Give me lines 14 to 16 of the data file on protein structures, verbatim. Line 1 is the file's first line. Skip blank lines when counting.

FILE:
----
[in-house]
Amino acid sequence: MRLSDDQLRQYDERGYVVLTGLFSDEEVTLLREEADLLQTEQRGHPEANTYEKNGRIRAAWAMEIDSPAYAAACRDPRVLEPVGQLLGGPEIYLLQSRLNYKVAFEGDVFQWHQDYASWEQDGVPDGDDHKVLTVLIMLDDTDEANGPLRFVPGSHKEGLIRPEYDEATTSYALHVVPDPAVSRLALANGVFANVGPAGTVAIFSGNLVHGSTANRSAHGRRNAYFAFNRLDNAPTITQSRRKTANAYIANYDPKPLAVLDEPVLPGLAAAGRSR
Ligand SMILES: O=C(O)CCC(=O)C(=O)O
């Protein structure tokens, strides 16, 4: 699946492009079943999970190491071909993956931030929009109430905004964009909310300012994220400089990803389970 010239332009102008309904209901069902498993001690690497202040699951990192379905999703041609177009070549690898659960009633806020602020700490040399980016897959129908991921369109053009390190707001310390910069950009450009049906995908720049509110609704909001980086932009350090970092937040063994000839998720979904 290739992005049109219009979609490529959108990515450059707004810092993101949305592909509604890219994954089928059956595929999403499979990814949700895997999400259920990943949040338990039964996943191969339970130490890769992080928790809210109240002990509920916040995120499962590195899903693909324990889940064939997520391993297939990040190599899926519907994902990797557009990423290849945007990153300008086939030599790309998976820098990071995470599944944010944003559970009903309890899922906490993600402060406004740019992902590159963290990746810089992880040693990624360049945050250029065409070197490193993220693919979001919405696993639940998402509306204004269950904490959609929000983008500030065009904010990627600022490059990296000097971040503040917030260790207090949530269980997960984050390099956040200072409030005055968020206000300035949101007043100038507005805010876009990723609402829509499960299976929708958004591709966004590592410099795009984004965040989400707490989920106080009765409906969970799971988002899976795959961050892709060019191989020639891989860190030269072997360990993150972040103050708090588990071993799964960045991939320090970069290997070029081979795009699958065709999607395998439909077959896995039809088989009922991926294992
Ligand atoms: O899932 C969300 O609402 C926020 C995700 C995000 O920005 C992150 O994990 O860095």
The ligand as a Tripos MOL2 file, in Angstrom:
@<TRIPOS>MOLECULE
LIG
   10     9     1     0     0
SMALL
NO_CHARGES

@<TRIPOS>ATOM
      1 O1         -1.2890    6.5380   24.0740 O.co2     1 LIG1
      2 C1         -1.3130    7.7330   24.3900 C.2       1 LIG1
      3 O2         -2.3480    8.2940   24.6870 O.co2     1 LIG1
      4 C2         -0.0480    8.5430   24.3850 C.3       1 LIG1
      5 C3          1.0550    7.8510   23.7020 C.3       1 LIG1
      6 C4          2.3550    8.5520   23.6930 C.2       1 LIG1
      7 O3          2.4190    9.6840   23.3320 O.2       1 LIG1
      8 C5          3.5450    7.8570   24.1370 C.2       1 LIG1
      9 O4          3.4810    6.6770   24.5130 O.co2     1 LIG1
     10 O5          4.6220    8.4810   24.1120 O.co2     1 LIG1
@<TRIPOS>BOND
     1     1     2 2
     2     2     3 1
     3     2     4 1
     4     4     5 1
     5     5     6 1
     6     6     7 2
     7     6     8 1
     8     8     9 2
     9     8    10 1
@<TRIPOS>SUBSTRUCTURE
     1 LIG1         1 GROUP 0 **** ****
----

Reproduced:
      2 C1         -1.3130    7.7330   24.3900 C.2       1 LIG1
      3 O2         -2.3480    8.2940   24.6870 O.co2     1 LIG1
      4 C2         -0.0480    8.5430   24.3850 C.3       1 LIG1